I am using an almost hidden FTP server in my DMZ behind a Palo Alto Networks firewall. FTP is only allowed from a few static IP addresses, hence no brute-force attacks on my server. Furthermore, I have an “allow ping and traceroute from any to DMZ” policy since ping is no security flaw but really helpful while troubleshooting.
Now, here comes the point: My FTP server logfile showed dozens of connections from many different IP addresses from the Internet. WHAT? For the first moment I was really shocked. Have I accidentally exposed my FTP server to the Internet? Here is what happened:
Let’s have a look at the FTP server log first (FileZilla Server). It shows many incoming connections while almost all of them aborted with a syntax error. However, a few sessions at least received the welcome message:
As I searched through my traffic log in the Palo Alto firewall I found that all of these connections were initially allowed by my “Ping from Untrust to DMZ allow” rule. Note that for all allowed connections the application was “incomplete” or “insufficient-data”. All connections in which the application was correctly identified as “ftp” or something else were denied, just as I expected it for *all* connections:
To have a complete view, this was my policy at the time of those events. I allowed the following four applications (due to application dependencies and the need for pinging over IPv6): ping, traceroute, icmp, ipv6-icmp. Service was set to “any” and NOT to application-default:
Well, the firewall can only recognize an “application” after some packets have traversed the device. Before this application data, it only sees the TCP SYN (which would fit for a traditional layer 3/4 firewall). Though I knew that, I did not merge this behaviour to my harmless-looking ping/traceroute policy. Since I allowed those four applications with service “any”, every single TCP attempt into my DMZ was allowed until the real application (such as telnet, ssh, web-browsing, snmp, …) was recognized and denied by the firewall.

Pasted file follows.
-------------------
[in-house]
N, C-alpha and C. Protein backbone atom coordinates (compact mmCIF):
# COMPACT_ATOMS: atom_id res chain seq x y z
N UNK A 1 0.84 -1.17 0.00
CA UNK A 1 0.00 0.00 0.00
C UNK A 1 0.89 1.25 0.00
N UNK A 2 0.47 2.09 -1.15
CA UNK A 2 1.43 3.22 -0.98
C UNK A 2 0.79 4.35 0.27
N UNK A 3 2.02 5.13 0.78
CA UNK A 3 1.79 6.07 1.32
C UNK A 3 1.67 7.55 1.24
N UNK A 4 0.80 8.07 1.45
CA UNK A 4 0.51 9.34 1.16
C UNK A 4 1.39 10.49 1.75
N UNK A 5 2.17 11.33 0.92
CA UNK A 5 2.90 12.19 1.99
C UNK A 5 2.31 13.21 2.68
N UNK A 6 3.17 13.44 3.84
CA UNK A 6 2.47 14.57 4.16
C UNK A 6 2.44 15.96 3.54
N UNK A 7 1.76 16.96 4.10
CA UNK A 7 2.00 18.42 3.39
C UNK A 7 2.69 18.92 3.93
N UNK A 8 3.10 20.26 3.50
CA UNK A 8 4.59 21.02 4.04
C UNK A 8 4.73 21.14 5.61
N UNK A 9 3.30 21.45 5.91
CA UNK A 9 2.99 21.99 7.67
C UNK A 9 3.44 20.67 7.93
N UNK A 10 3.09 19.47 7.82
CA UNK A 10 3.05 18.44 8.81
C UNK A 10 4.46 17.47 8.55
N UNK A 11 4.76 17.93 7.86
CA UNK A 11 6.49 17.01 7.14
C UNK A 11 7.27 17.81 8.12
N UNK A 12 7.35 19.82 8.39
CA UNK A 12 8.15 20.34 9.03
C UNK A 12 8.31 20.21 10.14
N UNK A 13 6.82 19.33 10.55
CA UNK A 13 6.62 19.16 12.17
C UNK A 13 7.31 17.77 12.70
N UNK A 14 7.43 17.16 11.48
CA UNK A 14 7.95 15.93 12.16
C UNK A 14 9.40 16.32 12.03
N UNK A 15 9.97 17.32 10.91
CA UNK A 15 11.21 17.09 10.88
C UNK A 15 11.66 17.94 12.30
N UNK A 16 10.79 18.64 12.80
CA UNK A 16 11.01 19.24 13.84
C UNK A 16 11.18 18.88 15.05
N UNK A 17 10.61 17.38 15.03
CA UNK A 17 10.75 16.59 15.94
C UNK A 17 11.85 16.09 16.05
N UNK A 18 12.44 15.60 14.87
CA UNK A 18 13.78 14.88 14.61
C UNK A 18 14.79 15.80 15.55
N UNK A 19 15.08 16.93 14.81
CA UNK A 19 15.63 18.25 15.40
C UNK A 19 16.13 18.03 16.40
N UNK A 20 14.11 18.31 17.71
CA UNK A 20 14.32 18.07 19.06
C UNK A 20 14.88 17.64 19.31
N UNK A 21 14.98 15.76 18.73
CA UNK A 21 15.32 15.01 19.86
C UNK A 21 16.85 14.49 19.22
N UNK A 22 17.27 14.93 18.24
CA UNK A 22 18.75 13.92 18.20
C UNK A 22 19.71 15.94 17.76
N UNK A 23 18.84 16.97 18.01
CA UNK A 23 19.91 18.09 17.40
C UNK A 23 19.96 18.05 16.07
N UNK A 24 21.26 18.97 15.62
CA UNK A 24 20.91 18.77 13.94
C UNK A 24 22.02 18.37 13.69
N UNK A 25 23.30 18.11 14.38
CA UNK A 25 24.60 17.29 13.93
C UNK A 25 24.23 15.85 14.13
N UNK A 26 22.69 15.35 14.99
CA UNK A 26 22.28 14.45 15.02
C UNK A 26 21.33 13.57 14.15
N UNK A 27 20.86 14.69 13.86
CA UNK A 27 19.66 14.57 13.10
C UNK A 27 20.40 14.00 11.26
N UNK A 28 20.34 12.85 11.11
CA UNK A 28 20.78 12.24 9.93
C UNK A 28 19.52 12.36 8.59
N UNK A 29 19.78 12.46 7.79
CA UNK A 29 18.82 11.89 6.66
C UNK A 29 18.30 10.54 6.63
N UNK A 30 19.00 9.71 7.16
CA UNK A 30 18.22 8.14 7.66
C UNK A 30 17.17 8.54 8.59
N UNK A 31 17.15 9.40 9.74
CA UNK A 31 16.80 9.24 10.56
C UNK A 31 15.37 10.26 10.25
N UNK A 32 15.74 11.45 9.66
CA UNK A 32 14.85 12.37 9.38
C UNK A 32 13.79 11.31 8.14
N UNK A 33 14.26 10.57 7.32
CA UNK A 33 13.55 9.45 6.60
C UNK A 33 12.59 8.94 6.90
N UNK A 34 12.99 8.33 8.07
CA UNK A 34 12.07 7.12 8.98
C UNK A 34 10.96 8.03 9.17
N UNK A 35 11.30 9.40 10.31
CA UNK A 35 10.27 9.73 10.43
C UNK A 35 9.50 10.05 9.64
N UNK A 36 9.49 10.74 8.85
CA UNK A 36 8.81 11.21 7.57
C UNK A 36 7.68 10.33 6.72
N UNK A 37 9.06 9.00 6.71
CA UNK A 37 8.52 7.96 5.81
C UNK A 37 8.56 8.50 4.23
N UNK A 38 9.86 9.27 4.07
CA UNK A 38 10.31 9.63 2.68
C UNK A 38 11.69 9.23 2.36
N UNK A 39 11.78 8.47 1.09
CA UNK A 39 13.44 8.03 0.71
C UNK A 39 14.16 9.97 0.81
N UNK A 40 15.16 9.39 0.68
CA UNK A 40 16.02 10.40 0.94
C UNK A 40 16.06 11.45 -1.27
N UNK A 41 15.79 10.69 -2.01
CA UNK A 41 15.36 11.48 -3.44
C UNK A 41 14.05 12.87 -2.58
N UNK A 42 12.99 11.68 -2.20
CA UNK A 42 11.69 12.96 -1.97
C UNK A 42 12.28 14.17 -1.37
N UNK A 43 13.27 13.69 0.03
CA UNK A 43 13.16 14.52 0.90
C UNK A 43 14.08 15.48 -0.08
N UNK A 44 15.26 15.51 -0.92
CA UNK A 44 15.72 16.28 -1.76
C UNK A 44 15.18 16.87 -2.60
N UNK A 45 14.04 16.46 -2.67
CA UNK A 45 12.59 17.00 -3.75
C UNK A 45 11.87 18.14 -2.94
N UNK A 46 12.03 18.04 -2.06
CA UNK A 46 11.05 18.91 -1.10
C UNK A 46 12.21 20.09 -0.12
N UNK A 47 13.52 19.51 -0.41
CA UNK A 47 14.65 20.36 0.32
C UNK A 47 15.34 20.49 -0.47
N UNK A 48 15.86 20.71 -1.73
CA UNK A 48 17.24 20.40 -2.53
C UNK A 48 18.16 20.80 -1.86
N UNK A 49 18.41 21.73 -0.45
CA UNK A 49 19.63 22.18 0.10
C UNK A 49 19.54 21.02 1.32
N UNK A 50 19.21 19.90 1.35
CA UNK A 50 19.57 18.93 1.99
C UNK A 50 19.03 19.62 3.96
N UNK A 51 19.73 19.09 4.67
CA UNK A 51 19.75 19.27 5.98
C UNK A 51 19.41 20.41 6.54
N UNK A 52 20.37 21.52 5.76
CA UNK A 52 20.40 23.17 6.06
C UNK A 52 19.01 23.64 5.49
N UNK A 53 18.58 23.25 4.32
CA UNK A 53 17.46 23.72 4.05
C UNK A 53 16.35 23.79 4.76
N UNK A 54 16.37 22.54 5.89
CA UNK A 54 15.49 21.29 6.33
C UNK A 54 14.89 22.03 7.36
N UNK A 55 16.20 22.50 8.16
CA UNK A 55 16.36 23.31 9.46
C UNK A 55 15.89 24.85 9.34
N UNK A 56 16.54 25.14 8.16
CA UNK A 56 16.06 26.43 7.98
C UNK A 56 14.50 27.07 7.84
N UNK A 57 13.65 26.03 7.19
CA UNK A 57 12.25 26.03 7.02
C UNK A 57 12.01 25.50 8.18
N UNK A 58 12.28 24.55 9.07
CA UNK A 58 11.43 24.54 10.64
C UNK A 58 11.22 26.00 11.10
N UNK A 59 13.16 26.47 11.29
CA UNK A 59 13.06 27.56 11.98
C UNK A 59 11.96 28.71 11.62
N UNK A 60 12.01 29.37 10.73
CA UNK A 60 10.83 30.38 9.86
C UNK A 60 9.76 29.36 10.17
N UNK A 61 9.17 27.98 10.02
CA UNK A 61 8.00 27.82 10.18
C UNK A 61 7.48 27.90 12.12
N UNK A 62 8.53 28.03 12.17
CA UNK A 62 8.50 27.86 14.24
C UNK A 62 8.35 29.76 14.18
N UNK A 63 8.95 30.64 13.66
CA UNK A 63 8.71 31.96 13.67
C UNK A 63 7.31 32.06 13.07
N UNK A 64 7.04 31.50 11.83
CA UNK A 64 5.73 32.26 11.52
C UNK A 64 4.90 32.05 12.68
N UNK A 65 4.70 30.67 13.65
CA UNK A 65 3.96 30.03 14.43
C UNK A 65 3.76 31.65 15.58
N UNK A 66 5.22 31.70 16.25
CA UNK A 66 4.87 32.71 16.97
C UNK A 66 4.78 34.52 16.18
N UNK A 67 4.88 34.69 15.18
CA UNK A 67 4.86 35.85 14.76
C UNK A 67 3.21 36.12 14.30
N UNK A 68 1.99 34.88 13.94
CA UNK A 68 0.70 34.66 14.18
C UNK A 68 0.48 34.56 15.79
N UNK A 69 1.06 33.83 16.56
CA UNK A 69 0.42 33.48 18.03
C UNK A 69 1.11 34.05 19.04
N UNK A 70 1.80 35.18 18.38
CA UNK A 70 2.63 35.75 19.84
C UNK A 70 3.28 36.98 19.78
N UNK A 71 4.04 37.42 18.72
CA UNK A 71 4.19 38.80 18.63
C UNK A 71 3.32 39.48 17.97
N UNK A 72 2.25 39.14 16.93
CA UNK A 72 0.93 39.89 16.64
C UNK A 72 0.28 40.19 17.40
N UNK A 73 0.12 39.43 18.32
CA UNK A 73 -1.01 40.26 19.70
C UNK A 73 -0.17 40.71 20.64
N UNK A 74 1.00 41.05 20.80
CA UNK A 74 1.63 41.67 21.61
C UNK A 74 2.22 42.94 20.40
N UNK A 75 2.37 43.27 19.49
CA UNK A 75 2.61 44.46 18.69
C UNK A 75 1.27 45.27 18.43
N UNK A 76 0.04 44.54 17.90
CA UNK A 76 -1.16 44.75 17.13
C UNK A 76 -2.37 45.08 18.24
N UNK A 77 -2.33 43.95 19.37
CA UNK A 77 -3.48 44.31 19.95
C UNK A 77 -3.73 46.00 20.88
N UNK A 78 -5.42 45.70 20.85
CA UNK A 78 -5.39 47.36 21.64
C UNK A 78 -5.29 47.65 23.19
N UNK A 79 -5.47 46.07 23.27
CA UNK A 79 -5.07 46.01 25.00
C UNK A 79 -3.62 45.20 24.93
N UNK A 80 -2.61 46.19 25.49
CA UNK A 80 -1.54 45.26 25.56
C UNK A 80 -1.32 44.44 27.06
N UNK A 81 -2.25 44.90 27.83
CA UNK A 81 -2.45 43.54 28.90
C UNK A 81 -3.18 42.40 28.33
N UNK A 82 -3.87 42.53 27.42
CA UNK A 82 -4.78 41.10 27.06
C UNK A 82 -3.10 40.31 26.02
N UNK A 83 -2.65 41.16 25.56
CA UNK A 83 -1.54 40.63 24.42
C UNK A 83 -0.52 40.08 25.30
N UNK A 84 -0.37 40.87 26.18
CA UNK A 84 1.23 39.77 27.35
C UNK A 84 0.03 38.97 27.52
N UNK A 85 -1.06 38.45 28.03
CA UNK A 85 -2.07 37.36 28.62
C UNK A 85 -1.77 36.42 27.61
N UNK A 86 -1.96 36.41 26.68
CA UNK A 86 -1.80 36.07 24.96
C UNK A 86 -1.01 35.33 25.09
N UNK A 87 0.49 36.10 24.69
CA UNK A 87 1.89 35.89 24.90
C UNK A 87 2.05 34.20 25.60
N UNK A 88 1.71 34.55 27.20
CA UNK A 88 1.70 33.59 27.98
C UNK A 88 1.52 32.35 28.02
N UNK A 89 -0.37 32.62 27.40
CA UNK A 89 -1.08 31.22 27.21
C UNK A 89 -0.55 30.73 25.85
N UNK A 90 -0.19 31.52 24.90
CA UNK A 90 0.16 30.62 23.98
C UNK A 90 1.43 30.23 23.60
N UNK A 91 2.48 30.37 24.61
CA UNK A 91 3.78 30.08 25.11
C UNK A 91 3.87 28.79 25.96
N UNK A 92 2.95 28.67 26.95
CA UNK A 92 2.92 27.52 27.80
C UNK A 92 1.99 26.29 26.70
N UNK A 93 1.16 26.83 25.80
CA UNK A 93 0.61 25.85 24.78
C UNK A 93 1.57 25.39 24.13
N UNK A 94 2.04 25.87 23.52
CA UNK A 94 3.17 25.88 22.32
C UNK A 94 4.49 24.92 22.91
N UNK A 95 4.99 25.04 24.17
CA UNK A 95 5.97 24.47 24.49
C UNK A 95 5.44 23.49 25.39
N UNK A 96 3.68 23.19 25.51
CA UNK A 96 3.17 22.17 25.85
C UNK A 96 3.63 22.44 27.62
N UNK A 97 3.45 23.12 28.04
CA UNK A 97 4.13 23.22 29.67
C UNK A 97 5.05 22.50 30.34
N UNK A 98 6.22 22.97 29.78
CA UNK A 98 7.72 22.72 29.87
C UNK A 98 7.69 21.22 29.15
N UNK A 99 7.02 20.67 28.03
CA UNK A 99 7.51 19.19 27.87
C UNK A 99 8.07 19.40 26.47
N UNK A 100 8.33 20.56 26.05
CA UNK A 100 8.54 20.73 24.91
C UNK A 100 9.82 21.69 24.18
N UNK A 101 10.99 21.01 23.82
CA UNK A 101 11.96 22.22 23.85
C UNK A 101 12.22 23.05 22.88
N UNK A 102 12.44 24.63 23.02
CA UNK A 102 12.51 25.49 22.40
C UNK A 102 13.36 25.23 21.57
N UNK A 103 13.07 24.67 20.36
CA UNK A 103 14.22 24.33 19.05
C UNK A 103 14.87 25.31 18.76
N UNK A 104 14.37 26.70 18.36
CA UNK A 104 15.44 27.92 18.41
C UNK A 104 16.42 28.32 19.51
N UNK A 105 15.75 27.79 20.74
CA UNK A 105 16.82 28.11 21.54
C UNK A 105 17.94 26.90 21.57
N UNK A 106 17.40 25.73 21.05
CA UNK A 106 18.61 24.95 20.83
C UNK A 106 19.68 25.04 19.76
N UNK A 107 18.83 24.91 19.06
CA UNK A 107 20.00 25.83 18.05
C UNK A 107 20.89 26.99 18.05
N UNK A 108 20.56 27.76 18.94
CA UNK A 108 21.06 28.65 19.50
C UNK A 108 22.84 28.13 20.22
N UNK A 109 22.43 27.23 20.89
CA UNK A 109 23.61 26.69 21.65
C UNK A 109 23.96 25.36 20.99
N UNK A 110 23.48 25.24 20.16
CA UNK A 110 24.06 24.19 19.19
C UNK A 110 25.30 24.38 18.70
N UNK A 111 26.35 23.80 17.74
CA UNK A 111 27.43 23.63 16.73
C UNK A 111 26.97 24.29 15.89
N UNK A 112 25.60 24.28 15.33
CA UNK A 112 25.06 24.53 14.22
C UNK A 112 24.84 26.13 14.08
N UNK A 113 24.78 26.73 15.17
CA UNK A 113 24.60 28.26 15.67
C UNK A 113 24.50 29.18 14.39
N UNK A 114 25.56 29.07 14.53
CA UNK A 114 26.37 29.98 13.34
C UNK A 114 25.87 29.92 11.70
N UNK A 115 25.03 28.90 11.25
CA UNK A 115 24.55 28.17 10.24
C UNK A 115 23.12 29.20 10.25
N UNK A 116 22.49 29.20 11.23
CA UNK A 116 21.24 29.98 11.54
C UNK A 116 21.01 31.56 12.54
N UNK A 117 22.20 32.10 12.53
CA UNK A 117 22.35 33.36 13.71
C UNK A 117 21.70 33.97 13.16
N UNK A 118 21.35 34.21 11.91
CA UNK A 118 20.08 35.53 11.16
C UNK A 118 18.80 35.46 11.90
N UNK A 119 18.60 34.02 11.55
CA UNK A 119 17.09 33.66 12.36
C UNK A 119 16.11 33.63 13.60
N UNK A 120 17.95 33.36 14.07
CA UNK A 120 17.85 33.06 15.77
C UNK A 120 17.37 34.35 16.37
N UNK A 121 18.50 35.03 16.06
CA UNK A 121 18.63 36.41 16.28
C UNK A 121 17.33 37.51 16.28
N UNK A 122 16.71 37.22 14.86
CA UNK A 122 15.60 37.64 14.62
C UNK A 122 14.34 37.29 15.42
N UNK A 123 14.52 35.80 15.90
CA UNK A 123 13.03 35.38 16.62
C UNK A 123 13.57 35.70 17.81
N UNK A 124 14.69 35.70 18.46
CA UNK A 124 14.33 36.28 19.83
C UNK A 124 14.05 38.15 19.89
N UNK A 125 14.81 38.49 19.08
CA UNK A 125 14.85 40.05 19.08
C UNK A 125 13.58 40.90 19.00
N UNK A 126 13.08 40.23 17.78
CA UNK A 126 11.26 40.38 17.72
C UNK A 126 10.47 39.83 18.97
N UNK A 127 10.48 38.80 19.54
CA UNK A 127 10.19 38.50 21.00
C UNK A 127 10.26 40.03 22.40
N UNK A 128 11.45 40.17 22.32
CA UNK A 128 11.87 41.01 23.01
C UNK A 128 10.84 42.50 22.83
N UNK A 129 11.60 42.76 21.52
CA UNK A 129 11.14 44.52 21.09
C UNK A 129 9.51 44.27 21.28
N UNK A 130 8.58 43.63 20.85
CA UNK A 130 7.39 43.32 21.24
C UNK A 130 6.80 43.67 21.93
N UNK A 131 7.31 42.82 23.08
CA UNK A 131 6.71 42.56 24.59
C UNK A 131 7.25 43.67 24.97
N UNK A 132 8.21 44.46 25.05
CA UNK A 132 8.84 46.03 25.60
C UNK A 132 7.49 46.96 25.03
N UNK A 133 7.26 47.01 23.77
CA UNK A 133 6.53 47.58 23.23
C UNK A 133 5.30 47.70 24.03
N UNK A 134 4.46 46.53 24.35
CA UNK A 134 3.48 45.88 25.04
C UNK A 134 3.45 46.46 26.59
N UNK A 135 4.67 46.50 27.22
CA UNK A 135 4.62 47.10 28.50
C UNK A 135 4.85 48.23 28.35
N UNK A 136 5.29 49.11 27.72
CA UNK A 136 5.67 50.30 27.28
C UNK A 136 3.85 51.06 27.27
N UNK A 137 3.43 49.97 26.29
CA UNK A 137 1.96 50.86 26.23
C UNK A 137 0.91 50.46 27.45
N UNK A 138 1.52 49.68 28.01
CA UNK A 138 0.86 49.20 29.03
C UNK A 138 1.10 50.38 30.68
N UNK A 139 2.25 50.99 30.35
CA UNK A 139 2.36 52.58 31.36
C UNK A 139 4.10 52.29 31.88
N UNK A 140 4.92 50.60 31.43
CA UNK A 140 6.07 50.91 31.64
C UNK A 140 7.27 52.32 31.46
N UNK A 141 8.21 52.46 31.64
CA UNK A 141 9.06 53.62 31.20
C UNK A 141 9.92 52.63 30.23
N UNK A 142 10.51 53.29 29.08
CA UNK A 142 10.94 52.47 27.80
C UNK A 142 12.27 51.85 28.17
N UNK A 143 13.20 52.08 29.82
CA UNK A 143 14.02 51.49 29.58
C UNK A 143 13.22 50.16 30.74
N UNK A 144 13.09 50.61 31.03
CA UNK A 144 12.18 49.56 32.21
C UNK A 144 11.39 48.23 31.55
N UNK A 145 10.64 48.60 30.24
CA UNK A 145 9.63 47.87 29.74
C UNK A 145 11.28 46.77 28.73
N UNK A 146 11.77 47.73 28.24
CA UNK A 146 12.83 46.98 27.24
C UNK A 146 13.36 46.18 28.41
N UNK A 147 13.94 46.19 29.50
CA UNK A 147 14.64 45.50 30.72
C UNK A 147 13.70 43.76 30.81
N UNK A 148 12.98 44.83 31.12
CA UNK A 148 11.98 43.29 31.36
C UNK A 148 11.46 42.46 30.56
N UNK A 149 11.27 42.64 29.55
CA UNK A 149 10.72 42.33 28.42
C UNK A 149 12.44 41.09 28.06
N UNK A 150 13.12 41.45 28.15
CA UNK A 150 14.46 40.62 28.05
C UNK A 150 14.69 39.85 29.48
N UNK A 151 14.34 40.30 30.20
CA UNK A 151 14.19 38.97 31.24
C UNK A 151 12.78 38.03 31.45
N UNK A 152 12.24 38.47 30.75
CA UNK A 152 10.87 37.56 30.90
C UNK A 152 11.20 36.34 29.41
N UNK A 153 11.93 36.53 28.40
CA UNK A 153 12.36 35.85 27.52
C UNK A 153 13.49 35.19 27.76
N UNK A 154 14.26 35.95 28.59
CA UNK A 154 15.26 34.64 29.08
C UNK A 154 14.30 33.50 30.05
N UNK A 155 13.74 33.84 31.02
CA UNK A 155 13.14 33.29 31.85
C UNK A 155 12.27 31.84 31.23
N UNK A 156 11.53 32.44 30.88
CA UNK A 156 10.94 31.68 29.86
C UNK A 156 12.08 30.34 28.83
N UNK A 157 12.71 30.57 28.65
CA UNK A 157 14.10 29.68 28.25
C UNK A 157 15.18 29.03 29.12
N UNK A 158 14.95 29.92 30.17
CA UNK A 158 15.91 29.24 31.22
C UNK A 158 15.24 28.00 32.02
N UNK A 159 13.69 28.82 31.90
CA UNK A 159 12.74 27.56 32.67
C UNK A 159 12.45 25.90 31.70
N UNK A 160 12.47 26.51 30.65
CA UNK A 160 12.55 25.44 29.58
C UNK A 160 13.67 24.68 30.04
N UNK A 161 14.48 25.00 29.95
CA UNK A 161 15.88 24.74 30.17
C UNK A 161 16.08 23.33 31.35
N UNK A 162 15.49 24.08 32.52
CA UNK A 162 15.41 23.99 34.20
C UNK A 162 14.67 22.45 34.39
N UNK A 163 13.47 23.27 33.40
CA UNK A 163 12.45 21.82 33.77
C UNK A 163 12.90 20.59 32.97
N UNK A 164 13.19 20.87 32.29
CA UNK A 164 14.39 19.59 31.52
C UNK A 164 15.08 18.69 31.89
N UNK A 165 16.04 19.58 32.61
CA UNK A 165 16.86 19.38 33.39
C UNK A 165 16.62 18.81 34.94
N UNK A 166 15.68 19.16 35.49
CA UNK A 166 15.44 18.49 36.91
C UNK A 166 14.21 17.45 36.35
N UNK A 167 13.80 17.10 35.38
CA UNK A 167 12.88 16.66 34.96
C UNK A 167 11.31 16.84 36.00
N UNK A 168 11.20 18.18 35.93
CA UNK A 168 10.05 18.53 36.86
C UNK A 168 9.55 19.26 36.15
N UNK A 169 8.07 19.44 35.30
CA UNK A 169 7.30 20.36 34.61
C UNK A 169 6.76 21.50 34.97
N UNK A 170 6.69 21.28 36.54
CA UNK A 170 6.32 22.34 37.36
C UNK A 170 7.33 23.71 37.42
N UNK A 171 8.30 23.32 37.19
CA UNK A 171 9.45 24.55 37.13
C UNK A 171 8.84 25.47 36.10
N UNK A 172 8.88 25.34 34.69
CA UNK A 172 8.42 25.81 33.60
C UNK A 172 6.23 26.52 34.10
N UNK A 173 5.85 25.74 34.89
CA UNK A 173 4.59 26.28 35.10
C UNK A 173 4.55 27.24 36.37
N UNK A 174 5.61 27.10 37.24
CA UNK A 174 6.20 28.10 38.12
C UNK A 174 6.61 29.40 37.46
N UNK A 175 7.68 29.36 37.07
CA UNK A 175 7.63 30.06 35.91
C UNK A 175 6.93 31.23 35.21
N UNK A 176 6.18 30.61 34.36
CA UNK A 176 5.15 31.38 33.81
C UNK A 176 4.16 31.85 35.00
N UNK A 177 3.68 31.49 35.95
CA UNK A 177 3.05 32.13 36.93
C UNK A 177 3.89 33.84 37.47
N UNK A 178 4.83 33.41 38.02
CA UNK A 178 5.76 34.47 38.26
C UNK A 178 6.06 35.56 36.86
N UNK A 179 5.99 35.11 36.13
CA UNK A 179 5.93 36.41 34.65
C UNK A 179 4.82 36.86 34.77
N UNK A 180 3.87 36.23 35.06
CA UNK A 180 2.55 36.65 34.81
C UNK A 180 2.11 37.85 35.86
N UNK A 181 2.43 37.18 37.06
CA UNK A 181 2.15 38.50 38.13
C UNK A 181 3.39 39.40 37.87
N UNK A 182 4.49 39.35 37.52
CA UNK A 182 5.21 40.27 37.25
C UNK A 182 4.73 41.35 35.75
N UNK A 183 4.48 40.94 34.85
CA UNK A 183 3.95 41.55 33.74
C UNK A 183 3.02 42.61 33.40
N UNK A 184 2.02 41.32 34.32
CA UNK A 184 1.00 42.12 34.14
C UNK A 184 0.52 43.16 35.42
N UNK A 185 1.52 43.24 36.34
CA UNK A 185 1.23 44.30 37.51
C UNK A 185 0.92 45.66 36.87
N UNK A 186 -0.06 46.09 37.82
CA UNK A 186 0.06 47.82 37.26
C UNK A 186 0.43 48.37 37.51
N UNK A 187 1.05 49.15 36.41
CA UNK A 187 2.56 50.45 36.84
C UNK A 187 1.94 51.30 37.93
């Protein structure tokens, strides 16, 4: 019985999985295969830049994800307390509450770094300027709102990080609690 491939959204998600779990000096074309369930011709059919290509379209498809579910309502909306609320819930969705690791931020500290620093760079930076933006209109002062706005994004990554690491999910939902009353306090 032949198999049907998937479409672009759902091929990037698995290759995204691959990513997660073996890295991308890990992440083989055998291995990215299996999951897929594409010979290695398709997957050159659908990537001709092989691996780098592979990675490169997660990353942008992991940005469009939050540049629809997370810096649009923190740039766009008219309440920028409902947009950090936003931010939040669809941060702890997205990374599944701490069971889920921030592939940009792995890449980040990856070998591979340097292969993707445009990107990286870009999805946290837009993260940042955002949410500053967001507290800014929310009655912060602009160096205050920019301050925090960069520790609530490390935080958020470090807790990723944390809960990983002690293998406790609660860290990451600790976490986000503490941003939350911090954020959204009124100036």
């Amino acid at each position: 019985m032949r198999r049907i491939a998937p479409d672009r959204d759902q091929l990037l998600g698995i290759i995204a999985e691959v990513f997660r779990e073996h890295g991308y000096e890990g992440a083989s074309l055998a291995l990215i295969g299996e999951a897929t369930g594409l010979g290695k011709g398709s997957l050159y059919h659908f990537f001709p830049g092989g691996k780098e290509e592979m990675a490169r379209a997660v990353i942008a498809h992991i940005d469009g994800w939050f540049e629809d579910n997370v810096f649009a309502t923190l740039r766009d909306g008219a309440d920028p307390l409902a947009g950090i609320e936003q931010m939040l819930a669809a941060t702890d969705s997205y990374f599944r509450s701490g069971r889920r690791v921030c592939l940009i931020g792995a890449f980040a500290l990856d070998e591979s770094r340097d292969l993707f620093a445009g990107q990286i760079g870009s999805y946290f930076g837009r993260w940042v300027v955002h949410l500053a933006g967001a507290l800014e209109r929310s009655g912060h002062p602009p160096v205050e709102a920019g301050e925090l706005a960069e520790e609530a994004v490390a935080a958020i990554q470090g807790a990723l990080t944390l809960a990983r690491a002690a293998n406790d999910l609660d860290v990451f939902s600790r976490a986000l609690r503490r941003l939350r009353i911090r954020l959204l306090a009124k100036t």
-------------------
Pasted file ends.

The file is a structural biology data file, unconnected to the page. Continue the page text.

“When the first TCP packet is received (SYN), the firewall must setup a session. Since the application can not be detected on a TCP session until at least one data packet traverses the device, the application will be incomplete. For the firewall to determine if it should even allow the SYN packet through it must do a security policy lookup. Because the application is not known when the SYN packet is received the application portion of the security policies can not be applied.”, ref: Tips & Tricks: What is Application Dependency?
Hm, is this good or bad? Well, in order to write policies based on applications rather than services/ports, the firewall must behave like that. That’s the core of those next-gen firewall with their application detection. The problem was my policy with service “any” and not “application-default”. Furthermore, the applications “icmp” and “ipv6-icmp” do not look that trustworthy at all. I am still unsure whether someone can send *any* kind of IPv6 ICMP message into my DMZ while I am only interested in echo-requests.
Just a few things to consider when writing security policies on a Palo Alto Networks firewall:
- Have a look at your policies.
- Have a second look. (Schedule yearly reviews!)
- As well as at the traffic log.
- Test your policies by legitimate scans from the outside.
- Take care of the “any” service.
- Be aware when using the “icmp” or “ipv6-icmp” applications.
- Don’t trust yourself. ;)
Note that all of this fancy application detection is not easy to understand at all. It is not that obvious as in those “source/destination IP address and port”policies in the (good?) old days.